Projections show that North America will have 50% of people covered with 5G in 2025
LOS ANGELES–From the perspective of GSMA’s Head of North America Ana Tavares, North America is ahead of the curve when it comes to 5G. At Mobile World Congress LA, Tavares told RCR Wireless News that while Korea and China are really “pushing hard” to establish 5G networks, North America “definitely” remains at the forefront.
Reiterating what GSMA General Manager Mats Granryd said in his keynote address earlier that morning, Tavares also brought up that some projections show that North America will have 50% of people covered with 5G in 2025. “That’s pretty impressive, especially when you compare it to Europe,” she added.
When questioned further about how exactly that type of coverage will be possible given the state of spectrum, she pointed out that 5G has come to actuality much faster than any other “G” before it, and that the reforming of spectrum will go a long way in securing wide 5G coverage in the U.S.
“Most of the U.S. carriers have already sunset on 2G and the 3G sunset is on the way, so they will also be able to reform that spectrum, as well,” she said. “Dynamic spectrum sharing will also allow U.S. carriers to reuse spectrum for 5G.”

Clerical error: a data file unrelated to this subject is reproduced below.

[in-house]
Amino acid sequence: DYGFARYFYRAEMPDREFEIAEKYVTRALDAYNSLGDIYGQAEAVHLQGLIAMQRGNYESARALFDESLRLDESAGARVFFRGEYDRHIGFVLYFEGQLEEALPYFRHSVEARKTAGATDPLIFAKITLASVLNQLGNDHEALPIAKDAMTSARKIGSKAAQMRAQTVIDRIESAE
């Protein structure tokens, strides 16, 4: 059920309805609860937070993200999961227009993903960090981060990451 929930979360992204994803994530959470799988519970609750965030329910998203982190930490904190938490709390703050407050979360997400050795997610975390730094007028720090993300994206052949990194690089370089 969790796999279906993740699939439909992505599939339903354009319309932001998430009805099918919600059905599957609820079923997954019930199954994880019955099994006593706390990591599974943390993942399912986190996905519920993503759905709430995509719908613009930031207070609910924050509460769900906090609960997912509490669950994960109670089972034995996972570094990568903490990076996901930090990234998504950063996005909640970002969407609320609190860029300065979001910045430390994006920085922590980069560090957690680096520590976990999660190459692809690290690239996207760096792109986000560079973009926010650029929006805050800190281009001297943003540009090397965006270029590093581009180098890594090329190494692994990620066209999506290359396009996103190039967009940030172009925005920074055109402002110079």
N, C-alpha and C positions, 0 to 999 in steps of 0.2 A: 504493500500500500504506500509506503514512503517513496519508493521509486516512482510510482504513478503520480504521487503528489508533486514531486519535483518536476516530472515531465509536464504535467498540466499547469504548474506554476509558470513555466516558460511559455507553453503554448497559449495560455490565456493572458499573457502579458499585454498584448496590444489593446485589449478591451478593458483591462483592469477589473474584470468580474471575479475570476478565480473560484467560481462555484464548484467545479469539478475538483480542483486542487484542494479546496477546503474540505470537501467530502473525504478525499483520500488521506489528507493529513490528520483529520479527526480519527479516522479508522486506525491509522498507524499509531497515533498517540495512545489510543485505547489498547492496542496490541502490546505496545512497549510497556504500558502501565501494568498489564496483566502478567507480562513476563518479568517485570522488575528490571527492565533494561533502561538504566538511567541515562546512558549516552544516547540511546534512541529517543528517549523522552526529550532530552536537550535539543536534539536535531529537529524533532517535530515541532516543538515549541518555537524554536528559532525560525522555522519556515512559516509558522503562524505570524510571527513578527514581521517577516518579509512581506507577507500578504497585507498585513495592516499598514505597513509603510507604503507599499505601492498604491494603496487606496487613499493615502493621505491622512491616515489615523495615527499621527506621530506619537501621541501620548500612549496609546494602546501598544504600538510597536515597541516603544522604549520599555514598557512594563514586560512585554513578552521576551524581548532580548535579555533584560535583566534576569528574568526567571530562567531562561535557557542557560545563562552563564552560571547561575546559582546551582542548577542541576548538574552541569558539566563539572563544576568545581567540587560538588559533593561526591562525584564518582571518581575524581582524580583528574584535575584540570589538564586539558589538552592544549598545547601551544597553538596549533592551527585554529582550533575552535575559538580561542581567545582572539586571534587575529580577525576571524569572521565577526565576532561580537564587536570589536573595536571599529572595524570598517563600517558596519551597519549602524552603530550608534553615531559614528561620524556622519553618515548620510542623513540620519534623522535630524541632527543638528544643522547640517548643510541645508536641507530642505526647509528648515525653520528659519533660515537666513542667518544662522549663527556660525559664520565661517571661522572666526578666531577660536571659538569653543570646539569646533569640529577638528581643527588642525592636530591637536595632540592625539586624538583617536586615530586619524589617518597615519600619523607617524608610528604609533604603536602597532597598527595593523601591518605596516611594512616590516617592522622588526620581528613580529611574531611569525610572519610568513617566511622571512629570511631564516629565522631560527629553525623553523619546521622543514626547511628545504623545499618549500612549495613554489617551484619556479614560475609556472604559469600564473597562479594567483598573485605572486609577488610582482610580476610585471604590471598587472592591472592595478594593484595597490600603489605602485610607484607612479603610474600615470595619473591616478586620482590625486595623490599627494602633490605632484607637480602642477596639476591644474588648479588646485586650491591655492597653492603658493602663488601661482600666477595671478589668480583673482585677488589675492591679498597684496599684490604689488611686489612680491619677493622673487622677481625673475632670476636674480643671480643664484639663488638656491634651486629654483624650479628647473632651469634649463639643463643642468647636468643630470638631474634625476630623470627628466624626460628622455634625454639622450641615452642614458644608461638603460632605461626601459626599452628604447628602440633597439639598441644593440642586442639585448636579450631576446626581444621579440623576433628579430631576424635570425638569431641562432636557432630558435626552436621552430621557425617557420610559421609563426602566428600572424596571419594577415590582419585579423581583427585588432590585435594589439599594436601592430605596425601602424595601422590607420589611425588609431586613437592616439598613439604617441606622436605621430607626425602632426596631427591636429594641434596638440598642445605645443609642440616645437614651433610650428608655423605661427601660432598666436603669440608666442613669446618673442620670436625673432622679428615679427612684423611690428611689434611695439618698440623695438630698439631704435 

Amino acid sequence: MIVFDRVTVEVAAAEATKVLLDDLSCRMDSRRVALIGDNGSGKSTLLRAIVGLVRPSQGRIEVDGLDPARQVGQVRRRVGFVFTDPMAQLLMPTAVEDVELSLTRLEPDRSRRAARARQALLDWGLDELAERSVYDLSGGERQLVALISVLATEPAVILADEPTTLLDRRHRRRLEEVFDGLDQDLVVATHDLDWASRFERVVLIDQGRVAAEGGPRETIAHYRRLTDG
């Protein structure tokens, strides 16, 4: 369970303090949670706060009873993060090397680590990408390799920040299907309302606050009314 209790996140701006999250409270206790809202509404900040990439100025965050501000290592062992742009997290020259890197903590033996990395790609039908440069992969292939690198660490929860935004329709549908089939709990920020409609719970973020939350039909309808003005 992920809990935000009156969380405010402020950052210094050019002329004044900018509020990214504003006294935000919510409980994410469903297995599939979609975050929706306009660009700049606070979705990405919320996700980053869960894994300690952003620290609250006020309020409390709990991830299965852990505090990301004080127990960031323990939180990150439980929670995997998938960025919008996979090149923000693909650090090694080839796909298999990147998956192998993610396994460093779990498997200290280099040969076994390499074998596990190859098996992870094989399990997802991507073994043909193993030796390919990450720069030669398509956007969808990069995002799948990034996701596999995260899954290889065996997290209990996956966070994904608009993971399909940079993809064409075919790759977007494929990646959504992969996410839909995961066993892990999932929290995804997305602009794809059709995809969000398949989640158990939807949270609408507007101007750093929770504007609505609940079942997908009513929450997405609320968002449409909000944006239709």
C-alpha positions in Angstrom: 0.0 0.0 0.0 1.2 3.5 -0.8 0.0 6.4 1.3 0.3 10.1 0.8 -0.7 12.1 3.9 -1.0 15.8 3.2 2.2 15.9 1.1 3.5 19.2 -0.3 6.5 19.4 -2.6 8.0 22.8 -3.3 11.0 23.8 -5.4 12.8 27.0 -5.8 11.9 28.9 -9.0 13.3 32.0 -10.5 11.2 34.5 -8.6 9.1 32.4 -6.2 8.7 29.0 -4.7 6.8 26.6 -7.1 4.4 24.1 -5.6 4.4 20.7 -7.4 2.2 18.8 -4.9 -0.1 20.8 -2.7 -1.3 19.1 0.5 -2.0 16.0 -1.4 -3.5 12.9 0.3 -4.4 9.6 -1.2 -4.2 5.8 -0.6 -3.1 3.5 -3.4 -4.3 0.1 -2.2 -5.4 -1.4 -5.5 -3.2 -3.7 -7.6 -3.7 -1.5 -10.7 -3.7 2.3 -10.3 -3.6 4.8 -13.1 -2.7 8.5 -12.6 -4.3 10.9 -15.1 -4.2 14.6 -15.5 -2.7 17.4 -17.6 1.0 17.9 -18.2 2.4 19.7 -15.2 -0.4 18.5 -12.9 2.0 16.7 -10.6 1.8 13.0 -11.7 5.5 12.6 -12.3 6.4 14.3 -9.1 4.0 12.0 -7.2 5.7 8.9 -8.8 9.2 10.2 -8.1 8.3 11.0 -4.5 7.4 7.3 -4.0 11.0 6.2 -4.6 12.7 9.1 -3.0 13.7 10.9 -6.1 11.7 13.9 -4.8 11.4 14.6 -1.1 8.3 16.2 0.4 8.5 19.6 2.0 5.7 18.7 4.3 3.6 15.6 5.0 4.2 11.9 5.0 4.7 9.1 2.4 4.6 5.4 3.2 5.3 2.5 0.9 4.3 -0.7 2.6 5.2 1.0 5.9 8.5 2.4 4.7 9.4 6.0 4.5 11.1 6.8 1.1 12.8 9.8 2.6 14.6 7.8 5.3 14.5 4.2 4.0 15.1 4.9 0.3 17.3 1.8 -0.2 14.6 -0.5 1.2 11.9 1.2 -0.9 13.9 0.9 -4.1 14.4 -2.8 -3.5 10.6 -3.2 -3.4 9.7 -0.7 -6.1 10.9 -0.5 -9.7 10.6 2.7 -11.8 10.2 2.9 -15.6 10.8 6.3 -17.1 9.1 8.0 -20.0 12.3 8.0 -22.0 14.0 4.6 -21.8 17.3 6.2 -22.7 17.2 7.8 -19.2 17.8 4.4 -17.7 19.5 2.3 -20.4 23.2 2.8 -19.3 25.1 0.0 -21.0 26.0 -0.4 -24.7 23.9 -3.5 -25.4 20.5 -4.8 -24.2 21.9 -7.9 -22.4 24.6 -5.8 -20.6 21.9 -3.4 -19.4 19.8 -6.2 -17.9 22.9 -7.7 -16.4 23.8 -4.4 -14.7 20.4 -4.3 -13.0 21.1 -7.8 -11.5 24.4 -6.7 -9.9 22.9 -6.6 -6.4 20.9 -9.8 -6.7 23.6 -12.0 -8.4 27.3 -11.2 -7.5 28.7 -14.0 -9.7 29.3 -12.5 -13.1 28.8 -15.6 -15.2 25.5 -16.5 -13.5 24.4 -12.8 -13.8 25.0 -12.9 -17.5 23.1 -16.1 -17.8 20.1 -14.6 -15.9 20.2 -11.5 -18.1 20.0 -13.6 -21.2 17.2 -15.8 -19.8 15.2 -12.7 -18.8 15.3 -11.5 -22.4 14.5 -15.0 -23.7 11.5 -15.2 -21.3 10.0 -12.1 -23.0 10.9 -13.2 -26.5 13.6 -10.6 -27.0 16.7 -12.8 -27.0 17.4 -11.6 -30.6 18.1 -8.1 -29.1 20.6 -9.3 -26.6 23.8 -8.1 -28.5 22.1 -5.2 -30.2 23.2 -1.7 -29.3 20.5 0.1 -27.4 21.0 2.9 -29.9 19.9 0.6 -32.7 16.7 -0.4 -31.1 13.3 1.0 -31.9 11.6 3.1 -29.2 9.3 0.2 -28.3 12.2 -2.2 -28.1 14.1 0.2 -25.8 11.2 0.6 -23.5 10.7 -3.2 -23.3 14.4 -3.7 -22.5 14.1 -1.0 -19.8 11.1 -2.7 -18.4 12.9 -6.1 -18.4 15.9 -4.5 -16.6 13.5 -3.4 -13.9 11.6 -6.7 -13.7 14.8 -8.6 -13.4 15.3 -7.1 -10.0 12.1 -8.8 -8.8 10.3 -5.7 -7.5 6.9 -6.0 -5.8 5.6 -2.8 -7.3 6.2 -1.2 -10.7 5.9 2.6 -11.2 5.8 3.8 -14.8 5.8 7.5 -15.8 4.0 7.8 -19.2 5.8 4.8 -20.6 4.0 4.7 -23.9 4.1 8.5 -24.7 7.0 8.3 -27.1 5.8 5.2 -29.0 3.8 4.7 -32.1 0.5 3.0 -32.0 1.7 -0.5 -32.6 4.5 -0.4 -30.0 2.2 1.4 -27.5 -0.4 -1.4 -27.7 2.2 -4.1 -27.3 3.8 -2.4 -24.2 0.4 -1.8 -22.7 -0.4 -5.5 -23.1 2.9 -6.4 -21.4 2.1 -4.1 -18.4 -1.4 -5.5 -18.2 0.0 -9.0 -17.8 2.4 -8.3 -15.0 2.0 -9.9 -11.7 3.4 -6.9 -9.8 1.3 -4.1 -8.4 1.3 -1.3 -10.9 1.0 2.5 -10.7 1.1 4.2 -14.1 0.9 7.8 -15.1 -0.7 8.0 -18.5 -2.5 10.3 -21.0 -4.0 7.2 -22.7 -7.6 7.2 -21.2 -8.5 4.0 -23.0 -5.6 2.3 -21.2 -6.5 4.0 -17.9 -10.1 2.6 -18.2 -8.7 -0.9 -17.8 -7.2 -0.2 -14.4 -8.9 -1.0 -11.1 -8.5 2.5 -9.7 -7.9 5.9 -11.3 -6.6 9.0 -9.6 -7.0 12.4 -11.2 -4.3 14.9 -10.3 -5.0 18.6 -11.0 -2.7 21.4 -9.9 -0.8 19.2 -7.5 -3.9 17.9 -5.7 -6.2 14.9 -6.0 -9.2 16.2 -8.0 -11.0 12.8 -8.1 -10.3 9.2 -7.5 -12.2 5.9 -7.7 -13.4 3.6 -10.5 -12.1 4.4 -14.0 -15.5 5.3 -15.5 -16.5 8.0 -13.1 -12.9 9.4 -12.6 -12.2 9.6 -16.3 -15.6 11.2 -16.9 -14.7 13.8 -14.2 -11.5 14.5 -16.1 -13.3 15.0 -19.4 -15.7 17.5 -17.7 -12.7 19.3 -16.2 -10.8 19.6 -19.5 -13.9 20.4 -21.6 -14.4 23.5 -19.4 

Tavares is very excited about the possibilities that narrow band is bringing to the cellular space.
“With narrow-band,” she explained, “go from a battery life a few days to a few years.” This, she continued, makes certain things that seemed impossible for the mobile network to compete in terms of connectivity, suddenly possible.
“I mean, a Wi-Fi module is now pretty much the same price as a mobile one,” she added for emphasis.
She is not claiming, however, that cellular will replace Wi-Fi, even as it enters spaces it previously had limited capabilities for, such as enterprise and industry verticals. Rather, she expects a more complimentary relationship between cellular and Wi-Fi moving forward, especially because most carriers are deploying both.
“Wi-Fi is important to offload a lot of mobile network traffic and for coverage, but there are things that, depending on the use case, that the mobile technology will probably be more important. But most carriers are deploying both, so I don’t think it will competitive anymore, but more complimentary,” Tavares said.
Like many at this year’s MWC in LA, GSMA believes that the mobile industry is on the cusp of a worldwide revolution. This revolution, according to Tavares, will be created by a lot of different technologies—like IoT, machine learning, artificial intelligence and perhaps the final piece of the puzzle, 5G—coming together. “It will be a revolution probably like what we saw when we went from 2G to 3G where there was the creation of things that we didn’t really even imagine, and I think we’ll see that here. And soon.”
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